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Gingrich bashes, employs media to get ahead
Was cash-poor but made news
Question of the Day
Newt Gingrich has made a point of ridiculing the press during his presidential campaign, but he actually owes the media a debt of gratitude. Without the free coverage he has received, the money-challenged Gingrich campaign might never have gotten off the ground.
“Free media propelled Herman Cain from nowhere to somewhere and back again. And it resurrected Newt from the ashes,” said Mark McKinnon, vice chairman of Public Strategies Inc., who worked as a media adviser to the presidential candidacies of George W. Bush and John McCain.
Odds are, after stumbling badly out of the gate last summer, Mr. Gingrich would be swimming in a sea of red by now, as his last campaign finance report showed him nearly $1.2 million in debt.
But less than a month before the Iowa caucuses, with polls making him the GOP front-runner nationwide and in three of the first four contest states, the Gingrich campaign says it is raking in cash — roughly $4 million over the first half of the fourth quarter of the campaign filing period.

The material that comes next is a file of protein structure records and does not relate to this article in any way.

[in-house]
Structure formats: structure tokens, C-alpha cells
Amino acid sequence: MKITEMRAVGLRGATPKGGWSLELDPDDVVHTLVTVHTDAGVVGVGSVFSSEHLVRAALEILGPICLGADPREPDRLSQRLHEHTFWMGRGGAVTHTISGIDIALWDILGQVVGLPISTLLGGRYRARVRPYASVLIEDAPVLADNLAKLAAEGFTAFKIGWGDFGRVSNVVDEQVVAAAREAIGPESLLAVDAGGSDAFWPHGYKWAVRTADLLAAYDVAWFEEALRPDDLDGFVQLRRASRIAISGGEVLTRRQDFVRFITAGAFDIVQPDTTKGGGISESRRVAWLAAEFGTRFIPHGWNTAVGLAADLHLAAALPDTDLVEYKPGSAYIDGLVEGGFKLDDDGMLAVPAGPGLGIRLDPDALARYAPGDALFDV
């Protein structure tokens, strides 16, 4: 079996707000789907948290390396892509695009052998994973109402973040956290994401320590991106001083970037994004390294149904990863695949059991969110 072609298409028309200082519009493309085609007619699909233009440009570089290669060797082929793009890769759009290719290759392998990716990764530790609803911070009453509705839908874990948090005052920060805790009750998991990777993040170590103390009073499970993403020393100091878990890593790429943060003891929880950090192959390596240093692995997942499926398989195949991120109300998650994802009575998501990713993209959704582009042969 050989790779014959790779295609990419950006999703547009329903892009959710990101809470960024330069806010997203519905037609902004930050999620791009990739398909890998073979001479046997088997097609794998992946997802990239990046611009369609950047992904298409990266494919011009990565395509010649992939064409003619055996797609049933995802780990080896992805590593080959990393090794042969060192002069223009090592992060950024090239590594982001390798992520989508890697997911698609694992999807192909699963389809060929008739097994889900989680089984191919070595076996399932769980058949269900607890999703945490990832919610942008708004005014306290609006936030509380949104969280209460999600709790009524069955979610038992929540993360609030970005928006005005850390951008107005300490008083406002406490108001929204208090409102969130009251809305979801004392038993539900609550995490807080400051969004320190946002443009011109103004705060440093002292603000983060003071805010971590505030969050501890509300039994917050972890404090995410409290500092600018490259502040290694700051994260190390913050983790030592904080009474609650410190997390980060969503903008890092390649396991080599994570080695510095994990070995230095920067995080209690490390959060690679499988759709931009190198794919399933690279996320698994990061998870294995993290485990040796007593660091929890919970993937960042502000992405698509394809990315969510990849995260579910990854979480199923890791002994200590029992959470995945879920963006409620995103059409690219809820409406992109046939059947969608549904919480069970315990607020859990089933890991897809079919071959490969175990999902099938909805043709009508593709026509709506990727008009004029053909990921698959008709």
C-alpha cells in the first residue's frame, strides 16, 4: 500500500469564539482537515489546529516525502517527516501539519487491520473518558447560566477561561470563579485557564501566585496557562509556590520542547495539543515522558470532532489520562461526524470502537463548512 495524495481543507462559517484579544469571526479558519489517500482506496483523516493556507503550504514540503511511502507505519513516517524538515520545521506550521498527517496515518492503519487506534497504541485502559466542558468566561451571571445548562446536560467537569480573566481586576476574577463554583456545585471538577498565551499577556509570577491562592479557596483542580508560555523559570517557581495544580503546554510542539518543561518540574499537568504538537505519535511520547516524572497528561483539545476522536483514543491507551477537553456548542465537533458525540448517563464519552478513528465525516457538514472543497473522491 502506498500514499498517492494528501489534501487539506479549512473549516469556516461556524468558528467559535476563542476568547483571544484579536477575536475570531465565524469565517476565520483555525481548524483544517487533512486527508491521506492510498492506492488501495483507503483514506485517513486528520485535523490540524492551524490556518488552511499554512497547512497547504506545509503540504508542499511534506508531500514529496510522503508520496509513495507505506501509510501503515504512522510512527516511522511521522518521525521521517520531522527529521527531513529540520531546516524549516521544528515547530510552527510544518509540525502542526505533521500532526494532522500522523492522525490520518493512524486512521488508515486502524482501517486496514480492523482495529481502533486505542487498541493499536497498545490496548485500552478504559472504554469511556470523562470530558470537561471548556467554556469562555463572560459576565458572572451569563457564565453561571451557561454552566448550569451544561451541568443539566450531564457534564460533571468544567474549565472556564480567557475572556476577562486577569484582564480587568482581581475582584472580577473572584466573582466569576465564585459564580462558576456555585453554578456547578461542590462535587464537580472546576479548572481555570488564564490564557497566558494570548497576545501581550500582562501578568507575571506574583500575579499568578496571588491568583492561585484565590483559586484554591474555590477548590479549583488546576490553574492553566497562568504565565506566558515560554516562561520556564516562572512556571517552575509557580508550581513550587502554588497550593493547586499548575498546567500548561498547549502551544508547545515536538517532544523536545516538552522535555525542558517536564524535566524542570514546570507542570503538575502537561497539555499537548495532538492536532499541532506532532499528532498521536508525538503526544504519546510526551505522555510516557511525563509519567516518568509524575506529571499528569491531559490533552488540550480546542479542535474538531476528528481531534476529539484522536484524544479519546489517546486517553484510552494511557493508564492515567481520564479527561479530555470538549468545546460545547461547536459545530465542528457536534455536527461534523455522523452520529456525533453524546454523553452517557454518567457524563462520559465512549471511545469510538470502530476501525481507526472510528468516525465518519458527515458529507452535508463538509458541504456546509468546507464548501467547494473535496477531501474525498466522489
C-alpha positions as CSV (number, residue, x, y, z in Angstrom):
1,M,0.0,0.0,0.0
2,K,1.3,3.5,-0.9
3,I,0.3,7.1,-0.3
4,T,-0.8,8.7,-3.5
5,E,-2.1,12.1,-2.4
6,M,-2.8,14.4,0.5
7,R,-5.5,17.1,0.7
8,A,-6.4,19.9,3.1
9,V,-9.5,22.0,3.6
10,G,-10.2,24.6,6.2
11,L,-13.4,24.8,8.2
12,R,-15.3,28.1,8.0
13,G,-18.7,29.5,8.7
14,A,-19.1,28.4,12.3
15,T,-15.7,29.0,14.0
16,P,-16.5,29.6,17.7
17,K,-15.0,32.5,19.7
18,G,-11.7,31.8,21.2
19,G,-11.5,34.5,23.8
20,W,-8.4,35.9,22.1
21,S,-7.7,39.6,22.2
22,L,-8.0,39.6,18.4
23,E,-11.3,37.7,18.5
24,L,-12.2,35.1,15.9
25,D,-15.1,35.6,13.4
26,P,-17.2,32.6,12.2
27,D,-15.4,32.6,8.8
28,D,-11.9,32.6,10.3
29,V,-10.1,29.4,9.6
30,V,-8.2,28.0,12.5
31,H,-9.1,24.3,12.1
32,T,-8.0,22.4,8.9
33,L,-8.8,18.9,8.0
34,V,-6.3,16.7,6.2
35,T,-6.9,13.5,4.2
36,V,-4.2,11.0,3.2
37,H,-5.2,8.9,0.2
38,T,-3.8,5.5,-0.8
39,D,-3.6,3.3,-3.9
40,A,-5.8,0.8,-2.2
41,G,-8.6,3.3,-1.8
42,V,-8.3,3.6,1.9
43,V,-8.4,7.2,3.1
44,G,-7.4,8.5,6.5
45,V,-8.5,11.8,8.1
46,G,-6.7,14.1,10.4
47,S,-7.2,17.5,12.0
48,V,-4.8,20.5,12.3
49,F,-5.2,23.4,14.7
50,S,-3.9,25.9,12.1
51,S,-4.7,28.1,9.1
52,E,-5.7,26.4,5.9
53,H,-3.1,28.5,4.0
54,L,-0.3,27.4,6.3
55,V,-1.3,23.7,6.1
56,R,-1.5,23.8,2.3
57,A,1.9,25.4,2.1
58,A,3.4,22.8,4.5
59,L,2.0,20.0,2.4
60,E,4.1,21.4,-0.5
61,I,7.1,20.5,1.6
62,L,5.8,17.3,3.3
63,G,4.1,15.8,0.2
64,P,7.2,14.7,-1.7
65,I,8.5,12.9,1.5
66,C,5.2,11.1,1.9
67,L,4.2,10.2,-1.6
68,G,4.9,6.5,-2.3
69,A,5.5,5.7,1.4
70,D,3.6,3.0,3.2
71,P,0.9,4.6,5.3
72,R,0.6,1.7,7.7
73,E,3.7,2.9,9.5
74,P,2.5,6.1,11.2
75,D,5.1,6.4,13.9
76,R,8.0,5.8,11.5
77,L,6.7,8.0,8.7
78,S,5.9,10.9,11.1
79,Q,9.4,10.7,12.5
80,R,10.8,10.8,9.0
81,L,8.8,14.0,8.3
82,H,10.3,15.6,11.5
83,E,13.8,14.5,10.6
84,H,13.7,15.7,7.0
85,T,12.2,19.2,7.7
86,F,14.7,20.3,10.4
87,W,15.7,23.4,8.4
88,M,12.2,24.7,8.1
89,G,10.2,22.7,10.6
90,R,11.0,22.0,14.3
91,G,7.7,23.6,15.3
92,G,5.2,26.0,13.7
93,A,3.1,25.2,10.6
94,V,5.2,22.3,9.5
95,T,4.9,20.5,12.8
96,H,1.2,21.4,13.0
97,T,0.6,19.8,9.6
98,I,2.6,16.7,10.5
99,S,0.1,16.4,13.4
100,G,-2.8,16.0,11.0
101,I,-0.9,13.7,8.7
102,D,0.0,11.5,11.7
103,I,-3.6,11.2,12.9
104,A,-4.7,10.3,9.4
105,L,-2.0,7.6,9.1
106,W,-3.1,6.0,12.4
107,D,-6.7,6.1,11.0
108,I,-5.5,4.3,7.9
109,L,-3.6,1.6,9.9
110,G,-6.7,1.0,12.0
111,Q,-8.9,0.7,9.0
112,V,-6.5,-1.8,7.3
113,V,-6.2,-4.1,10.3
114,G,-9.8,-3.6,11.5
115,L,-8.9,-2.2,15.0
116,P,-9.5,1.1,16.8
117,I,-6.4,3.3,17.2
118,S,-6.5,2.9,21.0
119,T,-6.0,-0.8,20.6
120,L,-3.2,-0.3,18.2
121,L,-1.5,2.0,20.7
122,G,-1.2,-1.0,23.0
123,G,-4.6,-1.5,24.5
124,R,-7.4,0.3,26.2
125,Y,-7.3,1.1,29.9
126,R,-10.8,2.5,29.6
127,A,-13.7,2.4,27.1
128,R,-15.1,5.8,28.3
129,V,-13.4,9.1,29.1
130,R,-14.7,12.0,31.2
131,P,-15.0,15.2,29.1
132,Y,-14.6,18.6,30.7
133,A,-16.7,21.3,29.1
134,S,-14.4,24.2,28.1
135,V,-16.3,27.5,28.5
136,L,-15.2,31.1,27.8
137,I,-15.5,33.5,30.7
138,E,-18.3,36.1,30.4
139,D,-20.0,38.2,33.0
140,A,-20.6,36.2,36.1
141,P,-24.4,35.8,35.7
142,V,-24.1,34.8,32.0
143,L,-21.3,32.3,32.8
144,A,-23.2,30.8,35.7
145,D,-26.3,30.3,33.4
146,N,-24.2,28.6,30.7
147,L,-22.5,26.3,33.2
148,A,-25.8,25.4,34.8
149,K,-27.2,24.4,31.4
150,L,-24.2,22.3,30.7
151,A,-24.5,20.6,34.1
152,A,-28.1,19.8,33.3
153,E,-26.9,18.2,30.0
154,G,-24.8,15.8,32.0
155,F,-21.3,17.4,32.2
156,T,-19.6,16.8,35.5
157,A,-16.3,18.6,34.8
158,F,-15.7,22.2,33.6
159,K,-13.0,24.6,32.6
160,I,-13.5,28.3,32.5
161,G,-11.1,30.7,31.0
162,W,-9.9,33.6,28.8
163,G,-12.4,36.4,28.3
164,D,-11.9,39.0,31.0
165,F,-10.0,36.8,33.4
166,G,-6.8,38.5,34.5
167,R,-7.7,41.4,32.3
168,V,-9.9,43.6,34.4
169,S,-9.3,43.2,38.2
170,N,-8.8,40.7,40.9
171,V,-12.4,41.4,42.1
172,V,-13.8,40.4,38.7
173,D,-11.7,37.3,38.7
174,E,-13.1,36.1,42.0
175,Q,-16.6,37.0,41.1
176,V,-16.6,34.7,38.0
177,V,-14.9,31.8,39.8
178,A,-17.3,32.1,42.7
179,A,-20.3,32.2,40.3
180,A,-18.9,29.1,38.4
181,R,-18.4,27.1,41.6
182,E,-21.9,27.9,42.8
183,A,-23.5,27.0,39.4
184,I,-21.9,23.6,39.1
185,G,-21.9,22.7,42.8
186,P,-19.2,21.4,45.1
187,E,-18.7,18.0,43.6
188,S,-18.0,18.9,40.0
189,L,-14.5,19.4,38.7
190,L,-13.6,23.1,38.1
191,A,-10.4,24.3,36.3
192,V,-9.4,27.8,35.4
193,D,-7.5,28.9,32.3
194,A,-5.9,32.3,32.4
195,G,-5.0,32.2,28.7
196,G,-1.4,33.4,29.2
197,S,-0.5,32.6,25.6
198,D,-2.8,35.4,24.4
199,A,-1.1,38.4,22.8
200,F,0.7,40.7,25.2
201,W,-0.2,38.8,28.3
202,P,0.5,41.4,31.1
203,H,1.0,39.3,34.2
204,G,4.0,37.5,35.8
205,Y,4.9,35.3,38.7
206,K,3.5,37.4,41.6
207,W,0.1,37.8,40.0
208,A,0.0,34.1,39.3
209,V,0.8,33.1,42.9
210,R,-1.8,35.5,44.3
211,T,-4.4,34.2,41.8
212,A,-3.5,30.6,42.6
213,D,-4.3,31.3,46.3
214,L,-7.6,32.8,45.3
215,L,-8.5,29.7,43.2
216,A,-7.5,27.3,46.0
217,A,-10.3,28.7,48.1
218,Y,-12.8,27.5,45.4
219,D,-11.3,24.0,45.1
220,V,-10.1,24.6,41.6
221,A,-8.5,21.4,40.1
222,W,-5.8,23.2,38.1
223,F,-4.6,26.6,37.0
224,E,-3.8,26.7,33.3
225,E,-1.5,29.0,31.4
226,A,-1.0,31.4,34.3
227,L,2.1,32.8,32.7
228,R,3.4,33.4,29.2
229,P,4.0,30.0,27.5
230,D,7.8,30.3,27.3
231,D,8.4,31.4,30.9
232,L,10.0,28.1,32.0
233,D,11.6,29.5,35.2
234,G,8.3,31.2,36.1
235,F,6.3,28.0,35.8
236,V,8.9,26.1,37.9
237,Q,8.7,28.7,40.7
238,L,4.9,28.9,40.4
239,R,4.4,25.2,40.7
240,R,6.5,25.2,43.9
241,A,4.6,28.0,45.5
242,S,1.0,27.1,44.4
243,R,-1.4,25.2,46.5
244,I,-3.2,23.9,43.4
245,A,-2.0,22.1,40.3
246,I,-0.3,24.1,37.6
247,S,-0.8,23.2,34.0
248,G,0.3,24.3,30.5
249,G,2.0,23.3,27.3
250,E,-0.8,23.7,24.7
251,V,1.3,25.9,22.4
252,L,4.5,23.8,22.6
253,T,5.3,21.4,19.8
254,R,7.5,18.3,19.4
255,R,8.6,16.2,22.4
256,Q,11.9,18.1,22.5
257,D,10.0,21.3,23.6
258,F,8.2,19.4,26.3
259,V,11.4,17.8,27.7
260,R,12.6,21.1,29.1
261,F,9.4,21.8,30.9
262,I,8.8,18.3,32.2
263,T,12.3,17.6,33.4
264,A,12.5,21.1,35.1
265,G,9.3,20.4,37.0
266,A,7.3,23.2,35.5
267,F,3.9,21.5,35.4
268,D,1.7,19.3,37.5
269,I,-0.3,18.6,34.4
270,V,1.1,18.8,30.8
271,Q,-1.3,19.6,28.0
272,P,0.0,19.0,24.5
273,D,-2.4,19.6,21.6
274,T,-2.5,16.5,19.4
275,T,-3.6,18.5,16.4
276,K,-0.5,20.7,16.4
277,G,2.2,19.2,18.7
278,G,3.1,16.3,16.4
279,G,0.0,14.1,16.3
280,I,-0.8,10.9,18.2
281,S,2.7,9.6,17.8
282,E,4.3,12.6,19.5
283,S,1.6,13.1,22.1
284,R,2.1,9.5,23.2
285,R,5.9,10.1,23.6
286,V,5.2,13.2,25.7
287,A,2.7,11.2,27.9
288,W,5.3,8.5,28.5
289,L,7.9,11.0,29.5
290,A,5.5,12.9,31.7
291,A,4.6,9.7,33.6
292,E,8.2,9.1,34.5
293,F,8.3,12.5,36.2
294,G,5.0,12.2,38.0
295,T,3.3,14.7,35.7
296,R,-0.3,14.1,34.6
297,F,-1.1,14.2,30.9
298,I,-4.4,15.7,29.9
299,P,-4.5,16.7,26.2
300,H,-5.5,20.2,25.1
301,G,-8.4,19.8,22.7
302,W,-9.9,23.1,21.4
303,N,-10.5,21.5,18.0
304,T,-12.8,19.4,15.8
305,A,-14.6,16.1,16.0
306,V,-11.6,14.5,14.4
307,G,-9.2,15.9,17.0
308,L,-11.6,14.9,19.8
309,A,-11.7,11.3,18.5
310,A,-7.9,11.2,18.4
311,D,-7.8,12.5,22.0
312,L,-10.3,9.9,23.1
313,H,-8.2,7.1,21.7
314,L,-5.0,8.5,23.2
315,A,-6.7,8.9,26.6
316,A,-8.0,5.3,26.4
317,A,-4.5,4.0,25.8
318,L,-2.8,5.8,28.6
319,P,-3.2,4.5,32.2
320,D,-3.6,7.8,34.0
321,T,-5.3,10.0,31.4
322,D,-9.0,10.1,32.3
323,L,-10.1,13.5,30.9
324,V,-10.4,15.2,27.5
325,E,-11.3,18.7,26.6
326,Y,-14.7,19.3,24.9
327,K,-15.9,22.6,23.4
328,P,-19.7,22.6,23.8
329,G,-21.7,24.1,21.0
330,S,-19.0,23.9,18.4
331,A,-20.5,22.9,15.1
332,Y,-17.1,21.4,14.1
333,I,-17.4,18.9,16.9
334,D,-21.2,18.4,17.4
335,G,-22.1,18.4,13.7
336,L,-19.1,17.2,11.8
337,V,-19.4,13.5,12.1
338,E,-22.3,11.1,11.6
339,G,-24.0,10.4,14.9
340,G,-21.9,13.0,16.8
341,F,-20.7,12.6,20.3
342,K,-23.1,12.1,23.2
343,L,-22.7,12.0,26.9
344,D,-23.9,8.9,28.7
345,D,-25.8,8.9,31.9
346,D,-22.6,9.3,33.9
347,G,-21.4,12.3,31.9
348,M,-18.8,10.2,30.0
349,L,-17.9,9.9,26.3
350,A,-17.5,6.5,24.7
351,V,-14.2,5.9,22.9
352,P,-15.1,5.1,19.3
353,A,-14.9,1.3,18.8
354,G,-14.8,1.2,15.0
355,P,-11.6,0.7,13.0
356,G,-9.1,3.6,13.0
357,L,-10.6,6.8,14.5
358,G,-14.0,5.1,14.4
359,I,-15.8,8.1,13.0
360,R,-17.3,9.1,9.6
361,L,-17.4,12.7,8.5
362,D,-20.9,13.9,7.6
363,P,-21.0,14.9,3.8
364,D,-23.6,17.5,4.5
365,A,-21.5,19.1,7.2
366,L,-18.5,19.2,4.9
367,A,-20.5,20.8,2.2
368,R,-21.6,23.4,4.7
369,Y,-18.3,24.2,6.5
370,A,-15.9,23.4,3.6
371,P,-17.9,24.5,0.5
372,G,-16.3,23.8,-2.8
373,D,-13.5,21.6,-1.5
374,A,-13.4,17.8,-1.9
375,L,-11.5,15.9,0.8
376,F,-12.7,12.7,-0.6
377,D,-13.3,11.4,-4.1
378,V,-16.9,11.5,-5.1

To get that cash spigot flowing, the Georgia Republican made himself a fixture on cable and broadcast television news networks and on the radio talk show circuit. He also took part in a dozen debates — including the nationally televised debate in Des Moines, Iowa, on Saturday that attracted almost 7.6 million viewers, making it the most watched event so far of the presidential campaign season.
“Newt Gingrich clearly has benefited from the free media,” said Julian E. Zelizer, a professor of history and public affairs at Princeton University. “He took what was an improbable candidacy to being a potential front-runner. He kind of proved himself, or started to remake himself, through this free exposure more than anything else.”
He also has been creative with his appearances, holding two Lincoln-Douglas-style “debates” with Mr. Cain and former Utah Gov. Jon Huntsman Jr. He is just one of two candidates to accept an invitation to a debate moderated by billionaire Donald Trump.
It’s a low-cost media strategy that is paying off big for the former House speaker, said Mo Elleithee, a Democratic campaign strategist.
“Presidential campaigns are the one campaign where most people actually get most of their information from free media or earned media, so it becomes increasingly important in a presidential campaign,” Mr. Elleithee said.
On the debate stage, Mr. Gingrich has developed a reputation for pooh-poohing moderators for “absurd” or “gotcha” questions, as well as their attempts to maximize the “bickering” between candidates.
The news media, he has said, doesn’t have “a clue about history” and doesn’t report “accurately how the economy works.”
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